Enumclaw (ee-numb-claw) is not an evil place as the name implies. Yet people want to know what Enumclaw is.
The name Enumclaw is translated from the Indian (now Native American) tribe of Salish (say-lish). It means : place of evil spirits or house of evil spirits. This is in reference to the mountains surrounding the city itself.
About 6 miles north of the city is the Enumclaw Mountain. The “evil” that is being referred to is one of two things. It could be of some evil action or act that took place in the past or of the frequent and sometimes destructive windstorms that blow throughout the region.
Two Native American Brothers
Being familiar with some local tribes, they always have wonderfully told stories of why things happen. Enumclaw and Kapoonis are no exception.
Enumclaw and Kapoonis were two Native Americans (Indians) in the early days, whose father turned them into, of all things, Thunder and Lightning. Knowing that, some refer to the city of Enumclaw as “Thundering Noise” from the two brothers seemingly dominating the city during storms.
Massive Trees Make The City
Settlers began back in the 1840’s and 1850’s. Allen Porter, in 1853 laid claim to some 320 acres near the White River just west of Enumclaw city. But because of trouble with the local tribes, he left and never returned.
It was not until 1879 that Frank and Mary Stevenson settled in the area, and invited the Northern Pacific Railroad to cut through their cleared and level land and build a Siding, was the beginnings of the city.
Siding: A siding, in rail terminology, is a low-speed track section distinct from a running line or through route such as a main line or branch line or spur. It may connect to through track or to other sidings at either end.
With great confidence, the Stevensons built a hotel and even gave away lots to be used for a general store along with a local saloon. This really got the city growing.
However, in order to have cleared and open land, massive trees needed to be felled and transported away…somehow.
Early efforts at logging took place with trees that were as much as 12 feet in diameter. Think about the effort needed to not only fall a tree like that, but then to try and move it!
Many of the trees remained where they fell and decayed over decades. Even to this day you can see 8, 10, 12 foot diameter stumps rising up from the ground to the 10 or 15 foot mark where the loggers began their jobs of sawing and chopping down these huge trees.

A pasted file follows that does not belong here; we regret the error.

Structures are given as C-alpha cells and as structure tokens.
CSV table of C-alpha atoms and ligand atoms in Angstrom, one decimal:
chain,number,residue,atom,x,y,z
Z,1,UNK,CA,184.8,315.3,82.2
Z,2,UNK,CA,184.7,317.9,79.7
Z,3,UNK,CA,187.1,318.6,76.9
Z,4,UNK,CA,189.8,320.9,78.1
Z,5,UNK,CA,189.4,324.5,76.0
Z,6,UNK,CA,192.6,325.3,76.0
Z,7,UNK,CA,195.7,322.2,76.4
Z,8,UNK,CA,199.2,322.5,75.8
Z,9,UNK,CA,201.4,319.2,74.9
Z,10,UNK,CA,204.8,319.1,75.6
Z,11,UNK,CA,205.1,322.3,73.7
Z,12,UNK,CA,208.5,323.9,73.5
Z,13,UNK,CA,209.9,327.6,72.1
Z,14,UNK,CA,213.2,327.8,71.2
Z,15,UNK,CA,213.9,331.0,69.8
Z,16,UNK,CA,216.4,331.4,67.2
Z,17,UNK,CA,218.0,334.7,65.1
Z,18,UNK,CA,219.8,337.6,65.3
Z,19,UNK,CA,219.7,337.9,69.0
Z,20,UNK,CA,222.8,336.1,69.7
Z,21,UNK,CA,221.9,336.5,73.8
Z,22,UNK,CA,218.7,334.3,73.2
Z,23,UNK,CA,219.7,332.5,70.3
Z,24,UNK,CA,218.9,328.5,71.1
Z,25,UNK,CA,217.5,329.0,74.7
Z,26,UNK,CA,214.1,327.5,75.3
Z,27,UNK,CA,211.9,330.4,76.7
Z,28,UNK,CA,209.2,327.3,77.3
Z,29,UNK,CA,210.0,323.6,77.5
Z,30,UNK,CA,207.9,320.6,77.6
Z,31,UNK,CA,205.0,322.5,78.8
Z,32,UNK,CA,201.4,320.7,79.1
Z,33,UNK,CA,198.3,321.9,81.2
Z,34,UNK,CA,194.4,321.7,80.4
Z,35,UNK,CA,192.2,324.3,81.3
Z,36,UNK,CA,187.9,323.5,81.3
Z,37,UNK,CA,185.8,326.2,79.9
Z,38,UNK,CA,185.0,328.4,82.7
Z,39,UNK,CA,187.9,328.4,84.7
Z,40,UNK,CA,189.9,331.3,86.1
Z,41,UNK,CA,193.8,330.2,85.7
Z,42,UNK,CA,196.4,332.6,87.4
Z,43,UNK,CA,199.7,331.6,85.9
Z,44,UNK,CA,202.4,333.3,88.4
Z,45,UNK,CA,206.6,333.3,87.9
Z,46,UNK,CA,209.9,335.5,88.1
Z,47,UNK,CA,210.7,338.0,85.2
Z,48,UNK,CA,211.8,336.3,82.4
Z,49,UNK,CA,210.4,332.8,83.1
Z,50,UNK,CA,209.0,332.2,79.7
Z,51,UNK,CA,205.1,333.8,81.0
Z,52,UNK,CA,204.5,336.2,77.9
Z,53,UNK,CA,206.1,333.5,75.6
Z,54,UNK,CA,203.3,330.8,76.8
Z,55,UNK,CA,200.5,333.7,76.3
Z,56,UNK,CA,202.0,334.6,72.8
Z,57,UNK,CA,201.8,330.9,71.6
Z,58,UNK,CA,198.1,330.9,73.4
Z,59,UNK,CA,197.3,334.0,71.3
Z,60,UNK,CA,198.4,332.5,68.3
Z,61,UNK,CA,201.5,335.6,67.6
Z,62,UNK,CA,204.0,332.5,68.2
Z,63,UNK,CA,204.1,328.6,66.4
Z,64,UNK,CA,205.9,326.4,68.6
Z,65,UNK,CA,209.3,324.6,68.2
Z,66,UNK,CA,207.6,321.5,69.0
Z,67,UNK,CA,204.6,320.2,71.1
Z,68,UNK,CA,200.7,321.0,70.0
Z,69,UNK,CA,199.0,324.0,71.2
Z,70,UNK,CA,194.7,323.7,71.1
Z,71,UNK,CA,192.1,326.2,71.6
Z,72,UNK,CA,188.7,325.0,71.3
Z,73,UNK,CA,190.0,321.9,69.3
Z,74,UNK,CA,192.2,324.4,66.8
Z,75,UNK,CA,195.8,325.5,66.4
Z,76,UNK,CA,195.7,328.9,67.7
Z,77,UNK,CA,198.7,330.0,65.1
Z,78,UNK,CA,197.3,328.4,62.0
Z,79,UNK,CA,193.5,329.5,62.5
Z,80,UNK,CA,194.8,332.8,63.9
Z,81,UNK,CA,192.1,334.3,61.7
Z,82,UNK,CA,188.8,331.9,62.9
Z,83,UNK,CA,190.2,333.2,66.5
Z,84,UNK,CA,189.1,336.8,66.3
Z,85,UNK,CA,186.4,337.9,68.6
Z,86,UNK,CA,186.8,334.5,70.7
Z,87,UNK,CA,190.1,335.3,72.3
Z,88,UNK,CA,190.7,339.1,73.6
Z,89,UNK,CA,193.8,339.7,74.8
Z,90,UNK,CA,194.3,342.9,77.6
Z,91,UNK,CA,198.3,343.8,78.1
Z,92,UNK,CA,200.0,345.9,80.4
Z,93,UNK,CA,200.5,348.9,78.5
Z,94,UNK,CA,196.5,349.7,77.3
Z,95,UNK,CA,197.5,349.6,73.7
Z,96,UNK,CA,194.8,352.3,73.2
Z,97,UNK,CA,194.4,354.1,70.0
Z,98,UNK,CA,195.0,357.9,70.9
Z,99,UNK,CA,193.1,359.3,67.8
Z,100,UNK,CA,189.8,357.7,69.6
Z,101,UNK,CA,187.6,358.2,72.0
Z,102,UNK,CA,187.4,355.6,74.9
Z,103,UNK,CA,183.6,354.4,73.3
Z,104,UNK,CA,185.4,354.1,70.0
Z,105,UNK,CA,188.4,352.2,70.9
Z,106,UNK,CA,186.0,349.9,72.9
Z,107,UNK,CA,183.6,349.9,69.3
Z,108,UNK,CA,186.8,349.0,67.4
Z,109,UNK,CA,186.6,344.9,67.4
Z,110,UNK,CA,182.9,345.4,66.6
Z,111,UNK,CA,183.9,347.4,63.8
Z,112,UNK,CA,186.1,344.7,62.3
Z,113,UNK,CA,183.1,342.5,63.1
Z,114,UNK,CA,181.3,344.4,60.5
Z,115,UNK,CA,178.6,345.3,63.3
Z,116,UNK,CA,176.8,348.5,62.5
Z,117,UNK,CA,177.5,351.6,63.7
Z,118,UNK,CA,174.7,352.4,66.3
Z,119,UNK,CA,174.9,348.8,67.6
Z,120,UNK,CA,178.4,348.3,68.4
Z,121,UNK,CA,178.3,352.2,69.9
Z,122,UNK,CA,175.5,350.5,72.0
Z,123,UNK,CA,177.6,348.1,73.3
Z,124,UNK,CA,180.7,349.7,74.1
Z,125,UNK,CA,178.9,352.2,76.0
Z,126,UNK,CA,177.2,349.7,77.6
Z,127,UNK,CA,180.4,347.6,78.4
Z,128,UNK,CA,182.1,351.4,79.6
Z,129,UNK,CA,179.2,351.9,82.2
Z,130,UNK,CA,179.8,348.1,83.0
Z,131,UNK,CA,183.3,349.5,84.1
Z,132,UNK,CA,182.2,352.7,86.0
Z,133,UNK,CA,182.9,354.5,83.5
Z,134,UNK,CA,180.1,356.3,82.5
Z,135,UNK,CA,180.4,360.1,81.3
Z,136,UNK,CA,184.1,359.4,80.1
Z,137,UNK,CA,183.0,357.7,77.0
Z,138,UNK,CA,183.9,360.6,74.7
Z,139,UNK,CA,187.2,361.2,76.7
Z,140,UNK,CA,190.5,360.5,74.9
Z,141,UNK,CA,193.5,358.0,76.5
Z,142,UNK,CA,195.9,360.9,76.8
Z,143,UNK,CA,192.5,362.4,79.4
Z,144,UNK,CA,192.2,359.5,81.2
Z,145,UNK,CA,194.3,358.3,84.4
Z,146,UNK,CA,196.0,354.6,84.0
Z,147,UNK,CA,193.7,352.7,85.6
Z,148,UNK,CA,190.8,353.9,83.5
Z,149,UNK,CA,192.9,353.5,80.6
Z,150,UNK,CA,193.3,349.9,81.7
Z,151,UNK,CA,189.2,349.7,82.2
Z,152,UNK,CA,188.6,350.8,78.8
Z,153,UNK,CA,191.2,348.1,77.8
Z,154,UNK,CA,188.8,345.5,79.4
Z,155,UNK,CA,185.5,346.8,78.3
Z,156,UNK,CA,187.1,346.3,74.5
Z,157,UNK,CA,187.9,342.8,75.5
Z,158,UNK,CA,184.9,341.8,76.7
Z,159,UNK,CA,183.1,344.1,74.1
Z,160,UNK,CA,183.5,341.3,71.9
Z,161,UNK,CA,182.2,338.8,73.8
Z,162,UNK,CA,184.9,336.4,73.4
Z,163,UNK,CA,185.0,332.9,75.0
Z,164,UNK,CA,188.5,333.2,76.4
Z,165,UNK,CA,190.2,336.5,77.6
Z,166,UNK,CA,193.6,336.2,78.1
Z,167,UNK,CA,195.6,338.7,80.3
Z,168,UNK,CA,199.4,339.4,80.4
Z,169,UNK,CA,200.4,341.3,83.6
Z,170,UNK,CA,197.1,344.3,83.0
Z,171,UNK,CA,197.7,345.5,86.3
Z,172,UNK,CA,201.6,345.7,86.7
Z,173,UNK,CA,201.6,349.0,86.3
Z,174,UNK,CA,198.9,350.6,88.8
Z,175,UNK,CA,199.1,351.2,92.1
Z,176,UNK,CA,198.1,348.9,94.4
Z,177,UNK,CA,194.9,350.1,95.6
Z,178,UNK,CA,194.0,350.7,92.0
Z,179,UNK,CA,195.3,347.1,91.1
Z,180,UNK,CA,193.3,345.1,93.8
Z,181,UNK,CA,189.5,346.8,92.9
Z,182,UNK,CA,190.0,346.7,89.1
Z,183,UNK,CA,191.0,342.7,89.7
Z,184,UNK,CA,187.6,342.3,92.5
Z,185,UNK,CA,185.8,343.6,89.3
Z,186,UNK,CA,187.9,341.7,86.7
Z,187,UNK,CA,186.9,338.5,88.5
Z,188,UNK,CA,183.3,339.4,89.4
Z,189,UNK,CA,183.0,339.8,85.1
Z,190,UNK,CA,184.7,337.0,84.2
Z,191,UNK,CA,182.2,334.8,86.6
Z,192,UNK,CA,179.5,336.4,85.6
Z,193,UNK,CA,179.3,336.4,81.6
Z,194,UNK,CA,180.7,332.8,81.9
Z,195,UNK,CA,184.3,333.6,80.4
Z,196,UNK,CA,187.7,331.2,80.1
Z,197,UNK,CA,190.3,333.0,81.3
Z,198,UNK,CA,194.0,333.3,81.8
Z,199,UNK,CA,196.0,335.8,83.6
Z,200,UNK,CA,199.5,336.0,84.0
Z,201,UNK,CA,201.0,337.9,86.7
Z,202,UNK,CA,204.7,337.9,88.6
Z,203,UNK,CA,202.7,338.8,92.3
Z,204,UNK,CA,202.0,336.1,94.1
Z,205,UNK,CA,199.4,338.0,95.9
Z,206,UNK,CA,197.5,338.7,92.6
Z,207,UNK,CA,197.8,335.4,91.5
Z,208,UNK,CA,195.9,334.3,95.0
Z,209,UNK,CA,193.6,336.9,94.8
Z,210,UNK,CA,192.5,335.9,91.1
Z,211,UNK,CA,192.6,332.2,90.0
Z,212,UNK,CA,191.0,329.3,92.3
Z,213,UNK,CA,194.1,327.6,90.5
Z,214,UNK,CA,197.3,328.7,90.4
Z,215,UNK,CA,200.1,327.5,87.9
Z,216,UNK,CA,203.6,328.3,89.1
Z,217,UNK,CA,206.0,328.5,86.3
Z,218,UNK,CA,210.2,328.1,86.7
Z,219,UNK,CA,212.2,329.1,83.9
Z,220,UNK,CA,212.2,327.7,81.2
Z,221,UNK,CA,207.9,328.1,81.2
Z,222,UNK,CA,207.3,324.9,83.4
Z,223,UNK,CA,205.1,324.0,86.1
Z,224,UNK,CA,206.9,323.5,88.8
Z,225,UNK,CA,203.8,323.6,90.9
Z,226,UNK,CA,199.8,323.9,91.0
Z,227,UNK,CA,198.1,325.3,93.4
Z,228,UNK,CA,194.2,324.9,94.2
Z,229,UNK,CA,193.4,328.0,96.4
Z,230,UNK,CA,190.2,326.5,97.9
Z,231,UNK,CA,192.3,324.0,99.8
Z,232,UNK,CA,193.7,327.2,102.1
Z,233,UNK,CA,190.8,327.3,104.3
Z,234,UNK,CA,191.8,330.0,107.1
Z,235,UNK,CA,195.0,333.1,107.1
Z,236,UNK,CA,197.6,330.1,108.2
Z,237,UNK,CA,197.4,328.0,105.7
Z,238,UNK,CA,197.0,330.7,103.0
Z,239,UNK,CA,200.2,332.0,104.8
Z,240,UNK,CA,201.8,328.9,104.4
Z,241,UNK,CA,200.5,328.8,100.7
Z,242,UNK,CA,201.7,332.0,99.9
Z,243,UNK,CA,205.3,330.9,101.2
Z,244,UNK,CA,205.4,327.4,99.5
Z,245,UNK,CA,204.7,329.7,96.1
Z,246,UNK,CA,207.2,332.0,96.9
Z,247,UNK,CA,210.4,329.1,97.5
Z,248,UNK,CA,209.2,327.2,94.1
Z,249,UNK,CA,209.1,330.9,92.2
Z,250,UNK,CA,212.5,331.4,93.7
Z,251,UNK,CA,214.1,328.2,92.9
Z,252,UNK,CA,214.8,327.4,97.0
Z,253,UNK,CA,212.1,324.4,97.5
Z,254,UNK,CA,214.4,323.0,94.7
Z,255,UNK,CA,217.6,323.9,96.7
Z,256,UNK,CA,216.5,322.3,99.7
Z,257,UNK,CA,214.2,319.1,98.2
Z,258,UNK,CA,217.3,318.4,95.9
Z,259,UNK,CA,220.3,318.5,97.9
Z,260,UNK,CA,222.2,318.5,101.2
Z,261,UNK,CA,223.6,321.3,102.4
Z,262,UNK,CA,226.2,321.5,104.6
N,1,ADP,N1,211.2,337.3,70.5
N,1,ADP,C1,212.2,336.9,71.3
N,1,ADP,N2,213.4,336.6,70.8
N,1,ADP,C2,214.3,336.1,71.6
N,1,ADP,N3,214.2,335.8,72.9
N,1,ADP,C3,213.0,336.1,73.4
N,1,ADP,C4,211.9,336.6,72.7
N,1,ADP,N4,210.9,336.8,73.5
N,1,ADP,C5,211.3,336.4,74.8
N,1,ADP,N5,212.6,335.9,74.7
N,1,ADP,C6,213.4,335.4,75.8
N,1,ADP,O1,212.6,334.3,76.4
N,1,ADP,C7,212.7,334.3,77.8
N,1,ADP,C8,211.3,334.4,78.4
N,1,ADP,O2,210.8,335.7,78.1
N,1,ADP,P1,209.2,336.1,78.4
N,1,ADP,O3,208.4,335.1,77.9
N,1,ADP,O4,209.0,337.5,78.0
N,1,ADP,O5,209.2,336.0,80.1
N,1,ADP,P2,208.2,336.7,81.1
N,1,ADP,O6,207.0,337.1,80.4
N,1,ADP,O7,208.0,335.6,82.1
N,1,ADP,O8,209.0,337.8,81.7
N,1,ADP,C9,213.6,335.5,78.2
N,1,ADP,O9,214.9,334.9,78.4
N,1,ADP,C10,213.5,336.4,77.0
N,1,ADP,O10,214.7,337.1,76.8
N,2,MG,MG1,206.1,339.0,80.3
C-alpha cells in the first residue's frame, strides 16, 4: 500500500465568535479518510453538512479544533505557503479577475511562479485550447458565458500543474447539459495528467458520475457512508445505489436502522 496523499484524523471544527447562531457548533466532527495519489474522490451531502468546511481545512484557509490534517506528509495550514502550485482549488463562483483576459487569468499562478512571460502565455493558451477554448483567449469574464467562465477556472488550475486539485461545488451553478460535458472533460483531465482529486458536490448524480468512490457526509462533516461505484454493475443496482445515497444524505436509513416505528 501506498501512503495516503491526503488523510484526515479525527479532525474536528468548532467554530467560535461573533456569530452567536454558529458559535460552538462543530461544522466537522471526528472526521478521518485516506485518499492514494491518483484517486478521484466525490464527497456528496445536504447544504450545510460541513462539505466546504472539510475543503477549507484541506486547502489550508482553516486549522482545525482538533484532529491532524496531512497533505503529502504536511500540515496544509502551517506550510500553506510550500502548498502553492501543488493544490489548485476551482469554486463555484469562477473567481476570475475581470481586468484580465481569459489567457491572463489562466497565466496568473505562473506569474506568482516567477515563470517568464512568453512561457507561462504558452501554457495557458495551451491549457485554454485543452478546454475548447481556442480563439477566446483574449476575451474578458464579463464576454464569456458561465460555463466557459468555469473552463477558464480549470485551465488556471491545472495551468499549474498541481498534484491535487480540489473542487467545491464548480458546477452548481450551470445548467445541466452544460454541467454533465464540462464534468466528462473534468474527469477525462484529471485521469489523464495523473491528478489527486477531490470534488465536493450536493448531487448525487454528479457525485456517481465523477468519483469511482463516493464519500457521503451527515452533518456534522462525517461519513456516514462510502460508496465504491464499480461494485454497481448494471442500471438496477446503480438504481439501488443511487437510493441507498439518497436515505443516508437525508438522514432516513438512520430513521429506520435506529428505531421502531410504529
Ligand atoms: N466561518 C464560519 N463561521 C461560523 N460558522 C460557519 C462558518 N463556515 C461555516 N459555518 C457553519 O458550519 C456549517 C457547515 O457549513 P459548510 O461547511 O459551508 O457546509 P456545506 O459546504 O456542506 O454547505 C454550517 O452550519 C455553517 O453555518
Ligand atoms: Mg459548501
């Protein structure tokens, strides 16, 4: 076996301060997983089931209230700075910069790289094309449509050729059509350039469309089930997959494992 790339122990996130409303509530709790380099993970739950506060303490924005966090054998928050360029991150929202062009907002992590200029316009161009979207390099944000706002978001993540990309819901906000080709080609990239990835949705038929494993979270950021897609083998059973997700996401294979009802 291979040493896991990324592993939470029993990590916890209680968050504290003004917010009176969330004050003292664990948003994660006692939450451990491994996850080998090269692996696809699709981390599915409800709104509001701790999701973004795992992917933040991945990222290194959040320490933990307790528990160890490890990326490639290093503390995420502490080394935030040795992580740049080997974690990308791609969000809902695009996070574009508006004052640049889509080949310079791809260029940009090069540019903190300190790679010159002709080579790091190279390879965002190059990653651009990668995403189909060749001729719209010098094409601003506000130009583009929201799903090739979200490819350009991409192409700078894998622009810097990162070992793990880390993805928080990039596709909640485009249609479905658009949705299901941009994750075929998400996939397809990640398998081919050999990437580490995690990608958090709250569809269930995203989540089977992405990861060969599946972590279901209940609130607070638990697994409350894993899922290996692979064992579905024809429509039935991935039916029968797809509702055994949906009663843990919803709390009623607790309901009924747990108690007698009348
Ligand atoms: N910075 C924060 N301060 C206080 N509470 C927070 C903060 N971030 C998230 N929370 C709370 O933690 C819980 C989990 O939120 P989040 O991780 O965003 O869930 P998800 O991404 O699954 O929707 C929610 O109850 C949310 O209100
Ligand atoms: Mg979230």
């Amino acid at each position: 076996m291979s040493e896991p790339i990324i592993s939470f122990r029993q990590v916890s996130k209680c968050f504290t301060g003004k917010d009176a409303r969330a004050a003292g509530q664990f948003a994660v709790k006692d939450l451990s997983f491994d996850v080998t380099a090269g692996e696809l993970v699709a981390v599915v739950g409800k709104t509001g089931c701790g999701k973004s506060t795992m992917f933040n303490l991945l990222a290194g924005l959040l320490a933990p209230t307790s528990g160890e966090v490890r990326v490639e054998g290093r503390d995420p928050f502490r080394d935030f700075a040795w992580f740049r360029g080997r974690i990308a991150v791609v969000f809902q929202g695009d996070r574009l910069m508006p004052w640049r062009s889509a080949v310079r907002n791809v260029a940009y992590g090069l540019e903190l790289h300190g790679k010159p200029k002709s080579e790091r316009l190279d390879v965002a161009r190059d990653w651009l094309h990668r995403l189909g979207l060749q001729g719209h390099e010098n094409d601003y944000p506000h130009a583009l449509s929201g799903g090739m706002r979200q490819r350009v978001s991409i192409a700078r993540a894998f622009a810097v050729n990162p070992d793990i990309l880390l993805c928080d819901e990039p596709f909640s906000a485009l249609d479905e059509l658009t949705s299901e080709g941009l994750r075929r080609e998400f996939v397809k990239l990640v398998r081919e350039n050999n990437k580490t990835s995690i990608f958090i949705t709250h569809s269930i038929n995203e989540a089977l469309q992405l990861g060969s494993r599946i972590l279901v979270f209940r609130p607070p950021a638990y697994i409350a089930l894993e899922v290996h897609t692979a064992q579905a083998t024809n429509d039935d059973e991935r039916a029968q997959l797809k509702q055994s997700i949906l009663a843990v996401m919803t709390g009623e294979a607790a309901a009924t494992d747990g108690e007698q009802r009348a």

Stevenson or Enumclaw…Which?
The city was so thankful to the Stevenson family that at first, they wanted to name the city “Stevenson” after them. Refusing the offer, the name Enumclaw was elected because of its uniqueness.
Recognizing that in order to prosper, business’ needed to be welcomed. The hop farms sprang up (hops used in beer making) and brought much needed prosperity to Enumclaw.
But, like many other crops, a local infestation of lice destroyed the hop industry which had gotten to the point of being a “hop craze” in the area. Because of this, the locals needed to change. Dairy farming now was, and still is, the mainstay of the Enumclaw area.
The tourist trade is well supported by the locals. The King County Fair is by far, one of the most entertaining and enjoyable fairs to attend, other than the city of Monroe or Evergreen State Fair.
In 1929 the folks of Yakima (yack-kah-ma) and Enumclaw met to welcome the so-called “wedding” of Yakima Peaches to the groom of Enumclaw Cream. From that, the city officials proclaimed their city to be “the gateway to Naches Pass and Mount Rainier” (nat-cheece).
And while you are there, why not enjoy some delicious peaches and cream?
After the Boeing company exploded into productivity during WW II, the city took advantage of their new found “wealth” by Boeing workers and began the trucking industry.
Helped along by the Mutual of Enumclaw Insurance Company, they expanded their lines and extended services into nearby states. Along with this growth came the much anticipated merger of the White River Lumber Company with the Weyerhaeuser Corporation.
The city has been deemed one of the safest cities to live in within the state of Washington. The schools are some of the best, with locals always being friendly and supportive of city interests.
Being about 25 or 30 miles from Seattle, why not come in for a friendly visit?
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Written by: Tom McDaniel